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How do promotion rules work when the signedness on either side of a binary operator differ?

When casting from an unsigned integer to a signed integer, I know the represention of the variable's bits changes. For instance, 255 may become -1, when converting from uint8 to int8. However, I was never sure what a 'cast' or 'conversion' entailed for the underlying bits themselves.

My question is, is the raw bit pattern of an integer variable guaranteed to remain the same after a static_cast between signed and unsigned types, or is it possible that it be transformed by the cast in some way?

Out of curiosity too, does a static_cast between integer signage types generate assembly, or is it used only so the compiler knows what asm instructions to generate?


Here's an example of the kind of scenario I would want to know about:

unsigned int uintvar = random();
unsigned int control = uintvar;
assert(control == static_cast<unsigned int>(static_cast<signed int>(uintvar)));

Ignoring the fact the double cast would get optimized away, would this example be guarenteed to always hold true?

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marked as duplicate by ildjarn, Paul R, RolandoMySQLDBA, 0x499602D2, Nix Jan 22 '13 at 3:08

This question has been asked before and already has an answer. If those answers do not fully address your question, please ask a new question.

Actually, nothing changes. –  Mysticial Jan 21 '13 at 22:15
Well, if the representation of signed integers is not two's complement, and you cast a negative value to an unsigned type, then the bit-pattern does actually change. –  Daniel Fischer Jan 21 '13 at 22:17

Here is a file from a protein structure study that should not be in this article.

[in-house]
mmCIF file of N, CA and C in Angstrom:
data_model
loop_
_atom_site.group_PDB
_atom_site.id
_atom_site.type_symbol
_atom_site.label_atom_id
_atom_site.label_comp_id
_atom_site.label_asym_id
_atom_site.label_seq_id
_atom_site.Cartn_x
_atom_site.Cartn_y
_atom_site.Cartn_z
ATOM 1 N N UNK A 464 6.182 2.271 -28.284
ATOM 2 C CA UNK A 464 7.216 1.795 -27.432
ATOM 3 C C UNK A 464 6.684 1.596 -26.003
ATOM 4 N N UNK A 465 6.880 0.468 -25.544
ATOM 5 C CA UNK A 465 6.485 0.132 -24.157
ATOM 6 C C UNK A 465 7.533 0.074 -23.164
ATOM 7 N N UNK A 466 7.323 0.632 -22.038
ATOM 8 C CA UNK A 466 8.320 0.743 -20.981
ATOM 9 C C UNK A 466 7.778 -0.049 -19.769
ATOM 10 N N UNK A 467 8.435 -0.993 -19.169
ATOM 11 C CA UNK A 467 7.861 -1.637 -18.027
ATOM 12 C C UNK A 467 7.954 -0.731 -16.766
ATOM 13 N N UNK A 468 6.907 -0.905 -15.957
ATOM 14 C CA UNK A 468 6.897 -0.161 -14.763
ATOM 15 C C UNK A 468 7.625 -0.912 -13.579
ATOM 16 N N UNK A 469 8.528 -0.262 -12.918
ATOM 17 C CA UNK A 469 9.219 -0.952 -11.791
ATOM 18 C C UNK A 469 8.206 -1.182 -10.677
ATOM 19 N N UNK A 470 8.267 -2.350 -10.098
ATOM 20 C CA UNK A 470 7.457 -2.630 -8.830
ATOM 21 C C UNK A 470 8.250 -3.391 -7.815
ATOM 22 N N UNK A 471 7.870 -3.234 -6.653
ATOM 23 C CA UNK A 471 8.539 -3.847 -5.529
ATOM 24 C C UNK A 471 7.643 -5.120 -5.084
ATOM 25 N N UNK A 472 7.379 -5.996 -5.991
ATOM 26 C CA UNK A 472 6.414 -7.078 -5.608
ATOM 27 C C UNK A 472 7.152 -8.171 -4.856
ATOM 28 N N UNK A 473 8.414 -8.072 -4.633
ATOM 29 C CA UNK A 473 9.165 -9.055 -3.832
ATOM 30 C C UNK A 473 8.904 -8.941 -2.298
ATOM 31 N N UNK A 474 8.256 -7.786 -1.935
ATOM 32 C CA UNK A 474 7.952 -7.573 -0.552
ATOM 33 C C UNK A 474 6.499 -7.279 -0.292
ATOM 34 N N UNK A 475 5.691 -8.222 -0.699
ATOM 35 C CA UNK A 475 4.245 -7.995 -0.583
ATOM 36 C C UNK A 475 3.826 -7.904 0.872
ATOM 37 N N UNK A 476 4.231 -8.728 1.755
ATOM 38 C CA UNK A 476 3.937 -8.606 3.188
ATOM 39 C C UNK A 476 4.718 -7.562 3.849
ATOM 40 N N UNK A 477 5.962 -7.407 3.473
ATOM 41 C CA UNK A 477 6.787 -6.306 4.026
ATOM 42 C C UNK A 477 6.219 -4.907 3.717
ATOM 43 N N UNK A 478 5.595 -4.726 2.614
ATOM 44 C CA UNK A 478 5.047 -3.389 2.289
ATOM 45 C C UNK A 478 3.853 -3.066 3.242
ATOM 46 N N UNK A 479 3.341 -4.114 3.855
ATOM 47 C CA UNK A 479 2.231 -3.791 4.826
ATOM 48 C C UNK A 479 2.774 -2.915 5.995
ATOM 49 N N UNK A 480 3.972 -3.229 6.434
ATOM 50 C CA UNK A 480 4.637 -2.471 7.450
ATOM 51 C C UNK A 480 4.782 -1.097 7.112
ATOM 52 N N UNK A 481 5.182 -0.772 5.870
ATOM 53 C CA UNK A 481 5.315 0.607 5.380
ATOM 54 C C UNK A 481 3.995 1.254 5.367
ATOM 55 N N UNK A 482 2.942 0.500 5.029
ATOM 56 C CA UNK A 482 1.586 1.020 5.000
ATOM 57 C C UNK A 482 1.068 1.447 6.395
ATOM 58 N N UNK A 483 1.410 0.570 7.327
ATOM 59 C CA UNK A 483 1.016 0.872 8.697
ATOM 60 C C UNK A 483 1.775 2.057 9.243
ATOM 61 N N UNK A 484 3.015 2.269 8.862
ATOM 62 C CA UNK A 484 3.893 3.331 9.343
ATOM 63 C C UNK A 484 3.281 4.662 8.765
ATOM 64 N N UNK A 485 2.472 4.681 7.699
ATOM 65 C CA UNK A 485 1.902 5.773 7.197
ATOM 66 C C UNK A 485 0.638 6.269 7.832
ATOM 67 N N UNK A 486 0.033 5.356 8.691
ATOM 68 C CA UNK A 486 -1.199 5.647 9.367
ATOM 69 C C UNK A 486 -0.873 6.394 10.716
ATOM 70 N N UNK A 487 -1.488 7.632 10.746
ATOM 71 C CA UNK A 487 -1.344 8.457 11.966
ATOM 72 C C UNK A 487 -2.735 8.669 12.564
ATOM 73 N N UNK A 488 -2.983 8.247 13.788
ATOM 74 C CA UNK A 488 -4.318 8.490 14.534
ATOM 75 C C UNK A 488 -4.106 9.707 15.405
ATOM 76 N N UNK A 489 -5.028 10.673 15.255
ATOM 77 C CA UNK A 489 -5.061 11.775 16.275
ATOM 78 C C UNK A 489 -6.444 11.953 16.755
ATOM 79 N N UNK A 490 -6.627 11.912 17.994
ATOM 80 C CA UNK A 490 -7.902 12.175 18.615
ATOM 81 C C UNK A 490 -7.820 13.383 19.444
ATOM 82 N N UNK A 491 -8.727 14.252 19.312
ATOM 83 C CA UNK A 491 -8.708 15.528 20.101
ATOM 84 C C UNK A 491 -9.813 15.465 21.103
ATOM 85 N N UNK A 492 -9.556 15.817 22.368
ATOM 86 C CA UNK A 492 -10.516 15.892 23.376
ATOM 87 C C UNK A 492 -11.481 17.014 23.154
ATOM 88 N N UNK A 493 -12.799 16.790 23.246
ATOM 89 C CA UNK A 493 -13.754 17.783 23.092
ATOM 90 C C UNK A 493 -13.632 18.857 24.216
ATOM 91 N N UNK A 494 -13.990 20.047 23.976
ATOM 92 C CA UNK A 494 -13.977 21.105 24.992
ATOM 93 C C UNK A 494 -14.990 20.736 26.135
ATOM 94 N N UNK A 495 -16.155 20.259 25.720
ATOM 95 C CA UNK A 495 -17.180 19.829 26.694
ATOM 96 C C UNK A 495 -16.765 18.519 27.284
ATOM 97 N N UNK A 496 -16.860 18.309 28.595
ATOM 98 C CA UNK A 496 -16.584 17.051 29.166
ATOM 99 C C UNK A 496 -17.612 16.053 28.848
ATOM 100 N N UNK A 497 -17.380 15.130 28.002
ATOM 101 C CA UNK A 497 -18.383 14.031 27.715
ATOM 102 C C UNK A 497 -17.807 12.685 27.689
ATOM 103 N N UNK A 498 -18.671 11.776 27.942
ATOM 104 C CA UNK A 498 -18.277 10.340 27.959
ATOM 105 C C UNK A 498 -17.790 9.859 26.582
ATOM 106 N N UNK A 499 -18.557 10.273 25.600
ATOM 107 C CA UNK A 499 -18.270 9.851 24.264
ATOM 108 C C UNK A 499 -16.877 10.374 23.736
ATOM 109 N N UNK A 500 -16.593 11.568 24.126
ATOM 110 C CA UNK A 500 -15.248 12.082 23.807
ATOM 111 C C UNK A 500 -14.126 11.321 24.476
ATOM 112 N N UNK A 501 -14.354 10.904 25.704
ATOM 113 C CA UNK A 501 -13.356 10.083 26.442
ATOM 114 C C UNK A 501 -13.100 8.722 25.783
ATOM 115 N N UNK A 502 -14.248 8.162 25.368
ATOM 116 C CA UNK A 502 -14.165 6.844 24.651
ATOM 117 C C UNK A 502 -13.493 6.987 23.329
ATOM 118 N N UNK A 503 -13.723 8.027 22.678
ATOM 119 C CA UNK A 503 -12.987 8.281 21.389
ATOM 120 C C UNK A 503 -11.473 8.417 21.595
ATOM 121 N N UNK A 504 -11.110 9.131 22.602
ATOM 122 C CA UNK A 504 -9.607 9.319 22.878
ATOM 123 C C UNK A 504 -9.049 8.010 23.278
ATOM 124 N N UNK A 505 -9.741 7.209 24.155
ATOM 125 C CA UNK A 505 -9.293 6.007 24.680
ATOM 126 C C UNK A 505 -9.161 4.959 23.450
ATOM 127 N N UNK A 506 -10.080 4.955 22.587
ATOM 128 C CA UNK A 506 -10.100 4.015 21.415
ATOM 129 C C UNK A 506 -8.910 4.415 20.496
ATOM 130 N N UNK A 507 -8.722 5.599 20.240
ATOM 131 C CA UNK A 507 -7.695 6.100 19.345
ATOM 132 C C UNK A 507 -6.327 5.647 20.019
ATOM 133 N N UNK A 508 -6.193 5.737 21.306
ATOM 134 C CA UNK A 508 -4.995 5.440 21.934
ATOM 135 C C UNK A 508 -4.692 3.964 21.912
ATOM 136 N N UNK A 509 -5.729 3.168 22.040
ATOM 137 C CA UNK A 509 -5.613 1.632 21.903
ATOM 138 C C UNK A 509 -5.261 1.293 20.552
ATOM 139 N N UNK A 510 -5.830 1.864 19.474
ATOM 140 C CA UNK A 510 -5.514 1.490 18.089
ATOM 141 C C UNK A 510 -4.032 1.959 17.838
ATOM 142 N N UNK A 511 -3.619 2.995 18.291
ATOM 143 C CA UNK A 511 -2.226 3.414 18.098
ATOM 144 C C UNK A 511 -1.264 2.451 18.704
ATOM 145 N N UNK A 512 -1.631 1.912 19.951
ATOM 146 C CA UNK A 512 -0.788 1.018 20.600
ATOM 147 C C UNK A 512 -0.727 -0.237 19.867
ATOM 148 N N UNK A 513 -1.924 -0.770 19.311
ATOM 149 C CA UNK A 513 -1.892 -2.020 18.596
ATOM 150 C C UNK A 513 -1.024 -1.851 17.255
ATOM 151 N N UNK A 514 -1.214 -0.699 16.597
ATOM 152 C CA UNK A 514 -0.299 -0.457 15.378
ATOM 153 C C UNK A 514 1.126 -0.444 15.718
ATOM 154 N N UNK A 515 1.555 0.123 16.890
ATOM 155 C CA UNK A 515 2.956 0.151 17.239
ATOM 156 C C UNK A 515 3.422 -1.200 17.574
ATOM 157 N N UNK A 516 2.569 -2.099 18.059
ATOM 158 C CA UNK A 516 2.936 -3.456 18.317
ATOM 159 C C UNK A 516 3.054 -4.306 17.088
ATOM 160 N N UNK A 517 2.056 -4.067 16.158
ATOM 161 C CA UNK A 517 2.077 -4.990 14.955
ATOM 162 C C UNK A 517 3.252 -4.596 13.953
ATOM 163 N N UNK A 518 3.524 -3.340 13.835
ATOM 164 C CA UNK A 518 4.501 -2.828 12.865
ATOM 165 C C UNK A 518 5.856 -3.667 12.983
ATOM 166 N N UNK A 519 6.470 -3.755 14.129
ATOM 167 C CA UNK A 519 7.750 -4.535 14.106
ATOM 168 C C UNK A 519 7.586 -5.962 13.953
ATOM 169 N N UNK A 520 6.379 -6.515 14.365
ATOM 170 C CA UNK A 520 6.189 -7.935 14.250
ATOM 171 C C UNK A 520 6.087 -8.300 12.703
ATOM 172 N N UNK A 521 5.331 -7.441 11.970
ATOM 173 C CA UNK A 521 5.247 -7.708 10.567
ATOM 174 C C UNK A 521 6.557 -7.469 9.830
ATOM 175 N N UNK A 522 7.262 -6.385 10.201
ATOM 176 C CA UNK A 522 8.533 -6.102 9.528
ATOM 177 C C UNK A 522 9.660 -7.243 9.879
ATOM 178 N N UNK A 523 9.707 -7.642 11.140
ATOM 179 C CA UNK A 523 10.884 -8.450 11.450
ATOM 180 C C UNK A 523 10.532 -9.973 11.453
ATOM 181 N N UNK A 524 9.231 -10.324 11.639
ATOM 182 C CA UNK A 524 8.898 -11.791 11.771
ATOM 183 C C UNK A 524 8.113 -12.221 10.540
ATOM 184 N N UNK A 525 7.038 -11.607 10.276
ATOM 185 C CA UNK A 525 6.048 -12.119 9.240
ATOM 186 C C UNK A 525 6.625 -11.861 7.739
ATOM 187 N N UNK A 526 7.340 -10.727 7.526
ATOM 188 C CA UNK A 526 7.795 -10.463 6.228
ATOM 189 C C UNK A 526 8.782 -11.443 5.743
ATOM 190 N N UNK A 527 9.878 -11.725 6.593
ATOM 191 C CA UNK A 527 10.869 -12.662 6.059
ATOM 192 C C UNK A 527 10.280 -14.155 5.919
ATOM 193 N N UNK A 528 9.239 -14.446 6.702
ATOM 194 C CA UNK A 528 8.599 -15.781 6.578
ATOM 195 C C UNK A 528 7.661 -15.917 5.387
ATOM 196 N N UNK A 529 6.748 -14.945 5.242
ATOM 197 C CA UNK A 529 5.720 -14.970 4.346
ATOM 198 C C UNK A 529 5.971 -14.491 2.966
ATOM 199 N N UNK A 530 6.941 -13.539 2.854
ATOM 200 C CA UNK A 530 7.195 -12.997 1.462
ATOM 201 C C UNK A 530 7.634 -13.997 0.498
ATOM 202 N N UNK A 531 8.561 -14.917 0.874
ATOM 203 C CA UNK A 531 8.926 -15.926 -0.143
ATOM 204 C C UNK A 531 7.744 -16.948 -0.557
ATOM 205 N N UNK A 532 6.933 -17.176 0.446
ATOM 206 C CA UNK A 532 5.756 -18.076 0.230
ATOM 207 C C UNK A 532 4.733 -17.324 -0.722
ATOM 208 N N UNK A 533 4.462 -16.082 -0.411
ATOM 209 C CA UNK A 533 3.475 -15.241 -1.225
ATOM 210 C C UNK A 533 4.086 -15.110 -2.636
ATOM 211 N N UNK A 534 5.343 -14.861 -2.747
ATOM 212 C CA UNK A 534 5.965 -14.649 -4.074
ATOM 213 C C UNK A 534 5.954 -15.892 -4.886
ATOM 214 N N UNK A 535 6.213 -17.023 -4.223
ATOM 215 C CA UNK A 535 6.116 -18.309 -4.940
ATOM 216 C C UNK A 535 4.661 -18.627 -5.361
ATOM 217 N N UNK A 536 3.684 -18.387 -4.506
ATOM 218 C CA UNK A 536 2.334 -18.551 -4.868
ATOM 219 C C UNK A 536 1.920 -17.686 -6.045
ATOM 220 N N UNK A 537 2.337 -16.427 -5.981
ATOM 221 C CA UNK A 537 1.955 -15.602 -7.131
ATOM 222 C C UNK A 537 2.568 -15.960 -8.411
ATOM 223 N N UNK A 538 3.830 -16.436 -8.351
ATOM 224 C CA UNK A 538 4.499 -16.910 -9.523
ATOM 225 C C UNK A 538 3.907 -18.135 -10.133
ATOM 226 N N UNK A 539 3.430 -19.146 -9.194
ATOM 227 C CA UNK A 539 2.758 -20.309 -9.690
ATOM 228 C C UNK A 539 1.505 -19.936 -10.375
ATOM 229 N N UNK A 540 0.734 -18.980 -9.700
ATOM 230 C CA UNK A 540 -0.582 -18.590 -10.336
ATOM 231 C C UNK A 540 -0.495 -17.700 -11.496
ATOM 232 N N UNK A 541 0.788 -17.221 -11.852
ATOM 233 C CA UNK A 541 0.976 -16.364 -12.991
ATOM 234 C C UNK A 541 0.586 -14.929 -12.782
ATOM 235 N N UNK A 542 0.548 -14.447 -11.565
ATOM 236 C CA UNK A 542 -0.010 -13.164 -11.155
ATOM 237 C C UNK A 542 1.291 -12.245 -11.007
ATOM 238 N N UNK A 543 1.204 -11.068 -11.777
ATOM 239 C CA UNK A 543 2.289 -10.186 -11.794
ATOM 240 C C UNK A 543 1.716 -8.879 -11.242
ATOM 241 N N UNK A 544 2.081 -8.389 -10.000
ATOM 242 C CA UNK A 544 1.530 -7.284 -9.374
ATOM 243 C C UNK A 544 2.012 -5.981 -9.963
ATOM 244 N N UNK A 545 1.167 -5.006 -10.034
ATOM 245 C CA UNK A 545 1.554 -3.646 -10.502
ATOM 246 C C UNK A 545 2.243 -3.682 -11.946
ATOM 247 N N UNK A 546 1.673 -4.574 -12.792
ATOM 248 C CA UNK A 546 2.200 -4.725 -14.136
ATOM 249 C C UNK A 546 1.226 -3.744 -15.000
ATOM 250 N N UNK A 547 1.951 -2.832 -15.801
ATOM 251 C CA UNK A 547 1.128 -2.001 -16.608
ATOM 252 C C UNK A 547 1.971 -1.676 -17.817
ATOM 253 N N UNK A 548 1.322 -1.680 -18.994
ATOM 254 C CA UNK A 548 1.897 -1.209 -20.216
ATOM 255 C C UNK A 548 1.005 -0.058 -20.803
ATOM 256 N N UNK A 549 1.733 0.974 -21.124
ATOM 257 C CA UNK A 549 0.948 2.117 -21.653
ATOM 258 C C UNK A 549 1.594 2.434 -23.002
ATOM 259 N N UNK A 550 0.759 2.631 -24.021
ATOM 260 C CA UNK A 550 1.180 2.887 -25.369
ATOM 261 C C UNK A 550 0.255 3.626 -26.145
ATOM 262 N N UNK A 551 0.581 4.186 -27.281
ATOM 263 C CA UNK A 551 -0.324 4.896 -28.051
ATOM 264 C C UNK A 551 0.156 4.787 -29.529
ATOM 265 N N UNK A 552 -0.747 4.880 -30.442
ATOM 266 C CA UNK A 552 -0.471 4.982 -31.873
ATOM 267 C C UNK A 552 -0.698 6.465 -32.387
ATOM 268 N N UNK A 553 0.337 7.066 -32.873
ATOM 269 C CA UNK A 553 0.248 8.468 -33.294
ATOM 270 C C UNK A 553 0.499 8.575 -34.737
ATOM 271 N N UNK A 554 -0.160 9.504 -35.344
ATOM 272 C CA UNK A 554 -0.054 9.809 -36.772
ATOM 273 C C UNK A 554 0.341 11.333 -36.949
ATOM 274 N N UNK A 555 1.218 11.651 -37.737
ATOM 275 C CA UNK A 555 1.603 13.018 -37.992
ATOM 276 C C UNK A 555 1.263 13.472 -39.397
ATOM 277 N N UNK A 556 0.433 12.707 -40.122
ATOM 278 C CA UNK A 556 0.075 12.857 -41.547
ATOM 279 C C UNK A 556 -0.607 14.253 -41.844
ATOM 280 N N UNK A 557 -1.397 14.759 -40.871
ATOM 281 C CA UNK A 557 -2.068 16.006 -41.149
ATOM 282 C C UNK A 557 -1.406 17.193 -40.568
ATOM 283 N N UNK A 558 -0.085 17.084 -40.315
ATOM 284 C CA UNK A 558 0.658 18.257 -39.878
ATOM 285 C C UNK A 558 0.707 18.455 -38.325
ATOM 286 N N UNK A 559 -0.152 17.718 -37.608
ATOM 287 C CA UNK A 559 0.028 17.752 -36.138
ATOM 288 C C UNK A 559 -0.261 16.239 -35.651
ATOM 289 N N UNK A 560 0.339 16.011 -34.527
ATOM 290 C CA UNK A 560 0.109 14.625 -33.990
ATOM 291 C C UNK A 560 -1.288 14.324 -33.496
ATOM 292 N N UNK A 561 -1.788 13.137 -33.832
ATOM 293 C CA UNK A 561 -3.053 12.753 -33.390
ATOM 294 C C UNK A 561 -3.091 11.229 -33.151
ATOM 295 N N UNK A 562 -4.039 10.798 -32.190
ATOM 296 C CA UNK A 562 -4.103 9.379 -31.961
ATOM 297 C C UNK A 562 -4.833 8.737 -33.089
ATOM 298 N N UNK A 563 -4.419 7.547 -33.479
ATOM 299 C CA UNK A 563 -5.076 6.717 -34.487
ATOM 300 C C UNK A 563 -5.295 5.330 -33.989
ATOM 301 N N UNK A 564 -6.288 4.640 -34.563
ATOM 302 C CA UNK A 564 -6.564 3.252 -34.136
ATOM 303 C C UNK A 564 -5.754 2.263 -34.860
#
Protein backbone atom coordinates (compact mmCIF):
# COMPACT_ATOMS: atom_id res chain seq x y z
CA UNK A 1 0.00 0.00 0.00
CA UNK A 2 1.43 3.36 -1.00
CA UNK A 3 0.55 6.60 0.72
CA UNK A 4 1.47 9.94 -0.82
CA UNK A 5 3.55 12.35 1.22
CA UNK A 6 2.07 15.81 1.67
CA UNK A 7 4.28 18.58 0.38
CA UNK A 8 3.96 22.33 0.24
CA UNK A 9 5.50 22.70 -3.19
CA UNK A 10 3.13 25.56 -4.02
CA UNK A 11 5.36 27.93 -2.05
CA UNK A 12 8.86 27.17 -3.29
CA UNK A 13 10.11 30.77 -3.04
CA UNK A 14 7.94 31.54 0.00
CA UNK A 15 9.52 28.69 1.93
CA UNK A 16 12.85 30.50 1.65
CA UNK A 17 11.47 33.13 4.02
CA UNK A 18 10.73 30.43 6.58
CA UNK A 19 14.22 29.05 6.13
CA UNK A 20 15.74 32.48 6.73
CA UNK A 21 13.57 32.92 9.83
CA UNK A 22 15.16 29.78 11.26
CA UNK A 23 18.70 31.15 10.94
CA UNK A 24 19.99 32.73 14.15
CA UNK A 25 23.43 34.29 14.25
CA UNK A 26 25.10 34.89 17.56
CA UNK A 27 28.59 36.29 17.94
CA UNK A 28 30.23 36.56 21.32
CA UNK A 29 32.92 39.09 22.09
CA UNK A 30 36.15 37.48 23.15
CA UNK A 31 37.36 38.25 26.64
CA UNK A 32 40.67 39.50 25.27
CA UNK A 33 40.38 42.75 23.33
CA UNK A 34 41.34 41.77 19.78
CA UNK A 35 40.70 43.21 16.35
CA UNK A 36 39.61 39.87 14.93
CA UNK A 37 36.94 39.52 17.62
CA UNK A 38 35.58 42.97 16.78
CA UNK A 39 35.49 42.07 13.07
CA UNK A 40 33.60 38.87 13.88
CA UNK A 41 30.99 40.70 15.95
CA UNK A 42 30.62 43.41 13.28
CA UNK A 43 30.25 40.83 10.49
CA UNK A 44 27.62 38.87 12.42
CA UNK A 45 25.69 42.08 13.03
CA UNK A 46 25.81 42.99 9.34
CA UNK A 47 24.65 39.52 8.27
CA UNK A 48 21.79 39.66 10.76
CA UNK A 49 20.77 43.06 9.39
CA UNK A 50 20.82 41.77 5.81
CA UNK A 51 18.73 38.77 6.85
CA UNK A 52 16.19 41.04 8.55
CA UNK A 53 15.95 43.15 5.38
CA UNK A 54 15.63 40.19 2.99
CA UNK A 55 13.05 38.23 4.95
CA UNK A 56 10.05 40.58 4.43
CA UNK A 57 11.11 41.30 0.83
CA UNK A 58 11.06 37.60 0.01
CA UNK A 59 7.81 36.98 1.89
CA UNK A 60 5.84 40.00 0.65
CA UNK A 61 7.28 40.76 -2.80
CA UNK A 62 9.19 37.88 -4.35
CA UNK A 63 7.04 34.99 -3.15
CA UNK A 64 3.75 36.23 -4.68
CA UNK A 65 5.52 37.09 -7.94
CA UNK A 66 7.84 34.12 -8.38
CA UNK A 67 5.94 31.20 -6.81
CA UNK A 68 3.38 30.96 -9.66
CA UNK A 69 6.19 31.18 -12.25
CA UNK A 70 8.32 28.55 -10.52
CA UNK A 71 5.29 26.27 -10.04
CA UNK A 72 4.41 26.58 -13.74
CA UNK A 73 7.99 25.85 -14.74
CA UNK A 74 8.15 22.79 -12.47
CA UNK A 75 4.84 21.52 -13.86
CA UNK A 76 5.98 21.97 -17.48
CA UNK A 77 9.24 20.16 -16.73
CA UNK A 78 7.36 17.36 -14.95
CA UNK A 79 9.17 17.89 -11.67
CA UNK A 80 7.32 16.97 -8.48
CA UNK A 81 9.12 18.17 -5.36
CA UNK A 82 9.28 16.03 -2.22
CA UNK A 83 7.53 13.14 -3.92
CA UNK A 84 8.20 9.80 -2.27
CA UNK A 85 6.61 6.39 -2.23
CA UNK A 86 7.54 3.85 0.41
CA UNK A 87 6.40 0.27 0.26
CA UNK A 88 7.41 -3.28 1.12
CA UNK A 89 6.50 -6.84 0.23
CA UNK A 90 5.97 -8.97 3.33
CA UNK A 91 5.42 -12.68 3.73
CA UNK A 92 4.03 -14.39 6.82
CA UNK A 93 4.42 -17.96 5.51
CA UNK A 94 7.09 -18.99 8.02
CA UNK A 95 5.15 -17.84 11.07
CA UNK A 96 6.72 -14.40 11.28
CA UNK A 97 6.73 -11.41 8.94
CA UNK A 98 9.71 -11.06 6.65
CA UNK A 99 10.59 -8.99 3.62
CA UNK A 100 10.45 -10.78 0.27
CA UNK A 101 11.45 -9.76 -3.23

@DanielFischer dammit Daniel, I'm out of up-votes on comments for another 2 hours =( +1 to that. –  WhozCraig Jan 21 '13 at 22:24
I'm getting some mixed signals, aha. Is there anything I can add to clarify the question maybe? –  Clairvoire Jan 21 '13 at 22:44
Clairvoire - nothing changes if the bit representation is two's compliment. I don't know of any even remotely mainstream systems which do not use two's compliment, but it's not mandated by the standard, so what DanielFischer's answer is getting at is that it could change. –  sapi Jan 21 '13 at 22:52

2 Answers 2

up vote 7 down vote accepted

The bit pattern doesn't change at all (on most architectures you're likely to encounter in practice). The difference is in the instructions generated by the compiler to manipulate the values.

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Depends on the CPU. –  Puppy Jan 21 '13 at 22:19

If the unsigned value is too large to fit inside the signed counterpart then it's undefined behavior.

255 becomes -1 because those bits are -1 in two's compliment. Nothing happens with the bits.

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